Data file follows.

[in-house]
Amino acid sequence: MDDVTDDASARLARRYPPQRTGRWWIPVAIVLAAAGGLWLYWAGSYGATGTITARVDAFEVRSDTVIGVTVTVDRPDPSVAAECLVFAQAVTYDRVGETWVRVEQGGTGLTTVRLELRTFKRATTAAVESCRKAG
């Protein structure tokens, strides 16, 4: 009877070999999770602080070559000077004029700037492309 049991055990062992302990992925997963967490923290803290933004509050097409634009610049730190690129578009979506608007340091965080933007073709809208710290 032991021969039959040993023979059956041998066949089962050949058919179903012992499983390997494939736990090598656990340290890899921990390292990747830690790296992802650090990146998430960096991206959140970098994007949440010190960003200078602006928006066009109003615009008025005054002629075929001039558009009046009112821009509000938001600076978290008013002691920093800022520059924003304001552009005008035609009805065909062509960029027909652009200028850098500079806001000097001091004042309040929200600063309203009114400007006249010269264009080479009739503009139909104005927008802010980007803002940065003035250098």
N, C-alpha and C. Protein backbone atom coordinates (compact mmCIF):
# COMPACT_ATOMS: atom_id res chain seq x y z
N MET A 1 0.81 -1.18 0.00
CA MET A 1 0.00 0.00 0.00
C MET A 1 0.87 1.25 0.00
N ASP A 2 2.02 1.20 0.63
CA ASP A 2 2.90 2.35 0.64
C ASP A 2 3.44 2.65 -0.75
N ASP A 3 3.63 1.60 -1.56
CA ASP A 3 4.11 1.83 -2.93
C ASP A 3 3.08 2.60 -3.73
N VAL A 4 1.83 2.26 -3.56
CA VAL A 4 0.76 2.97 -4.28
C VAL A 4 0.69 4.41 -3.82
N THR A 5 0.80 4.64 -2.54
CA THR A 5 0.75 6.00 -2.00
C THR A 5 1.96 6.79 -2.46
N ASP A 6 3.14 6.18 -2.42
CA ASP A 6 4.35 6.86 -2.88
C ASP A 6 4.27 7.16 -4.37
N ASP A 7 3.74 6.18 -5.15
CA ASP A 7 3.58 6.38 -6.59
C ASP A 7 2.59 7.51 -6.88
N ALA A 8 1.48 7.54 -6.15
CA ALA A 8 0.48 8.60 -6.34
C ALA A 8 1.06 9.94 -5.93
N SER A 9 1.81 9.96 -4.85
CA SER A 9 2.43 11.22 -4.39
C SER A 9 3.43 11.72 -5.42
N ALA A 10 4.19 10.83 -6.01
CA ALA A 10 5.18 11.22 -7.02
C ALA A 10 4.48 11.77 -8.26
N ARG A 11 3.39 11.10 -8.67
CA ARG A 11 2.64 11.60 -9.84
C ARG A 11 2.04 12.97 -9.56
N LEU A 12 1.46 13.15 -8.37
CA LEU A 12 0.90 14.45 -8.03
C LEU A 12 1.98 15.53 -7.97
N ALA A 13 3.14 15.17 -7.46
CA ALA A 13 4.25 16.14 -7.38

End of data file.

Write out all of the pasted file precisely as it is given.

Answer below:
[in-house]
Amino acid sequence: MDDVTDDASARLARRYPPQRTGRWWIPVAIVLAAAGGLWLYWAGSYGATGTITARVDAFEVRSDTVIGVTVTVDRPDPSVAAECLVFAQAVTYDRVGETWVRVEQGGTGLTTVRLELRTFKRATTAAVESCRKAG
């Protein structure tokens, strides 16, 4: 009877070999999770602080070559000077004029700037492309 049991055990062992302990992925997963967490923290803290933004509050097409634009610049730190690129578009979506608007340091965080933007073709809208710290 032991021969039959040993023979059956041998066949089962050949058919179903012992499983390997494939736990090598656990340290890899921990390292990747830690790296992802650090990146998430960096991206959140970098994007949440010190960003200078602006928006066009109003615009008025005054002629075929001039558009009046009112821009509000938001600076978290008013002691920093800022520059924003304001552009005008035609009805065909062509960029027909652009200028850098500079806001000097001091004042309040929200600063309203009114400007006249010269264009080479009739503009139909104005927008802010980007803002940065003035250098």
N, C-alpha and C. Protein backbone atom coordinates (compact mmCIF):
# COMPACT_ATOMS: atom_id res chain seq x y z
N MET A 1 0.81 -1.18 0.00
CA MET A 1 0.00 0.00 0.00
C MET A 1 0.87 1.25 0.00
N ASP A 2 2.02 1.20 0.63
CA ASP A 2 2.90 2.35 0.64
C ASP A 2 3.44 2.65 -0.75
N ASP A 3 3.63 1.60 -1.56
CA ASP A 3 4.11 1.83 -2.93
C ASP A 3 3.08 2.60 -3.73
N VAL A 4 1.83 2.26 -3.56
CA VAL A 4 0.76 2.97 -4.28
C VAL A 4 0.69 4.41 -3.82
N THR A 5 0.80 4.64 -2.54
CA THR A 5 0.75 6.00 -2.00
C THR A 5 1.96 6.79 -2.46
N ASP A 6 3.14 6.18 -2.42
CA ASP A 6 4.35 6.86 -2.88
C ASP A 6 4.27 7.16 -4.37
N ASP A 7 3.74 6.18 -5.15
CA ASP A 7 3.58 6.38 -6.59
C ASP A 7 2.59 7.51 -6.88
N ALA A 8 1.48 7.54 -6.15
CA ALA A 8 0.48 8.60 -6.34
C ALA A 8 1.06 9.94 -5.93
N SER A 9 1.81 9.96 -4.85
CA SER A 9 2.43 11.22 -4.39
C SER A 9 3.43 11.72 -5.42
N ALA A 10 4.19 10.83 -6.01
CA ALA A 10 5.18 11.22 -7.02
C ALA A 10 4.48 11.77 -8.26
N ARG A 11 3.39 11.10 -8.67
CA ARG A 11 2.64 11.60 -9.84
C ARG A 11 2.04 12.97 -9.56
N LEU A 12 1.46 13.15 -8.37
CA LEU A 12 0.90 14.45 -8.03
C LEU A 12 1.98 15.53 -7.97
N ALA A 13 3.14 15.17 -7.46
CA ALA A 13 4.25 16.14 -7.38